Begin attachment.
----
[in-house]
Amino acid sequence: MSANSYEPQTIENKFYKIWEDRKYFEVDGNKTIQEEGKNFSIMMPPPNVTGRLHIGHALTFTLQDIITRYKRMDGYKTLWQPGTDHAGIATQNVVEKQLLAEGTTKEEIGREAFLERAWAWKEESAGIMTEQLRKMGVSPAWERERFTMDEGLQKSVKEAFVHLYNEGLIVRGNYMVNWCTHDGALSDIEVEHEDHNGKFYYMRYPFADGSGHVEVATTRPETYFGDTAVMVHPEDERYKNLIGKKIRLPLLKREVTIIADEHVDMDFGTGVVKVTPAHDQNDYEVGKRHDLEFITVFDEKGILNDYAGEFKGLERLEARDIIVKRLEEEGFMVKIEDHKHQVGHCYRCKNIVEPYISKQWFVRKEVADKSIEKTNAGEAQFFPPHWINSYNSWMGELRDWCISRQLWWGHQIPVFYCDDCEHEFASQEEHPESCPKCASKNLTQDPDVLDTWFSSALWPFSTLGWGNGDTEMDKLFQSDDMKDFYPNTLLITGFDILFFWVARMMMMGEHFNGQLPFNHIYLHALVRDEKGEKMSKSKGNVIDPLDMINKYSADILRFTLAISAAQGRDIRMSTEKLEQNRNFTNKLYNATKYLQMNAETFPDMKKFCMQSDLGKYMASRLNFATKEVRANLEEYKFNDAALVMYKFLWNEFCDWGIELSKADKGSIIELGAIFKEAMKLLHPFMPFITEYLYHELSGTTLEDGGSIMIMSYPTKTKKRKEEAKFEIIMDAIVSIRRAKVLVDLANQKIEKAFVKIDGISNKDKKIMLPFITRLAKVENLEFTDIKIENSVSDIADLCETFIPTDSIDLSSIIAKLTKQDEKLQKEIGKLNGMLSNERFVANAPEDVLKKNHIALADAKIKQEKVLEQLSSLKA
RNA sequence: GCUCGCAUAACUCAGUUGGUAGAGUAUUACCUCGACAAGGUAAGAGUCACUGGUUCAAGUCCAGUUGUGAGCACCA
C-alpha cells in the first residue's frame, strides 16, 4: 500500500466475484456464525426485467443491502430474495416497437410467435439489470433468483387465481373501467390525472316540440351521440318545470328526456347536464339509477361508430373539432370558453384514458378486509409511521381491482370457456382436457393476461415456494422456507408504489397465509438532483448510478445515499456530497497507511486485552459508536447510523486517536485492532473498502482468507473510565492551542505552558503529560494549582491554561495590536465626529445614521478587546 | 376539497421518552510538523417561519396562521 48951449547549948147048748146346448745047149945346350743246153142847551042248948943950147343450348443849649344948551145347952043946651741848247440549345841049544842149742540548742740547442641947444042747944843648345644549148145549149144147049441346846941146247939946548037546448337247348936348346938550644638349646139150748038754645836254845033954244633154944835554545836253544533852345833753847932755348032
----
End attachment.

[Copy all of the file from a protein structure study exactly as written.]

[in-house]
Amino acid sequence: MSANSYEPQTIENKFYKIWEDRKYFEVDGNKTIQEEGKNFSIMMPPPNVTGRLHIGHALTFTLQDIITRYKRMDGYKTLWQPGTDHAGIATQNVVEKQLLAEGTTKEEIGREAFLERAWAWKEESAGIMTEQLRKMGVSPAWERERFTMDEGLQKSVKEAFVHLYNEGLIVRGNYMVNWCTHDGALSDIEVEHEDHNGKFYYMRYPFADGSGHVEVATTRPETYFGDTAVMVHPEDERYKNLIGKKIRLPLLKREVTIIADEHVDMDFGTGVVKVTPAHDQNDYEVGKRHDLEFITVFDEKGILNDYAGEFKGLERLEARDIIVKRLEEEGFMVKIEDHKHQVGHCYRCKNIVEPYISKQWFVRKEVADKSIEKTNAGEAQFFPPHWINSYNSWMGELRDWCISRQLWWGHQIPVFYCDDCEHEFASQEEHPESCPKCASKNLTQDPDVLDTWFSSALWPFSTLGWGNGDTEMDKLFQSDDMKDFYPNTLLITGFDILFFWVARMMMMGEHFNGQLPFNHIYLHALVRDEKGEKMSKSKGNVIDPLDMINKYSADILRFTLAISAAQGRDIRMSTEKLEQNRNFTNKLYNATKYLQMNAETFPDMKKFCMQSDLGKYMASRLNFATKEVRANLEEYKFNDAALVMYKFLWNEFCDWGIELSKADKGSIIELGAIFKEAMKLLHPFMPFITEYLYHELSGTTLEDGGSIMIMSYPTKTKKRKEEAKFEIIMDAIVSIRRAKVLVDLANQKIEKAFVKIDGISNKDKKIMLPFITRLAKVENLEFTDIKIENSVSDIADLCETFIPTDSIDLSSIIAKLTKQDEKLQKEIGKLNGMLSNERFVANAPEDVLKKNHIALADAKIKQEKVLEQLSSLKA
RNA sequence: GCUCGCAUAACUCAGUUGGUAGAGUAUUACCUCGACAAGGUAAGAGUCACUGGUUCAAGUCCAGUUGUGAGCACCA
C-alpha cells in the first residue's frame, strides 16, 4: 500500500466475484456464525426485467443491502430474495416497437410467435439489470433468483387465481373501467390525472316540440351521440318545470328526456347536464339509477361508430373539432370558453384514458378486509409511521381491482370457456382436457393476461415456494422456507408504489397465509438532483448510478445515499456530497497507511486485552459508536447510523486517536485492532473498502482468507473510565492551542505552558503529560494549582491554561495590536465626529445614521478587546 | 376539497421518552510538523417561519396562521 48951449547549948147048748146346448745047149945346350743246153142847551042248948943950147343450348443849649344948551145347952043946651741848247440549345841049544842149742540548742740547442641947444042747944843648345644549148145549149144147049441346846941146247939946548037546448337247348936348346938550644638349646139150748038754645836254845033954244633154944835554545836253544533852345833753847932755348032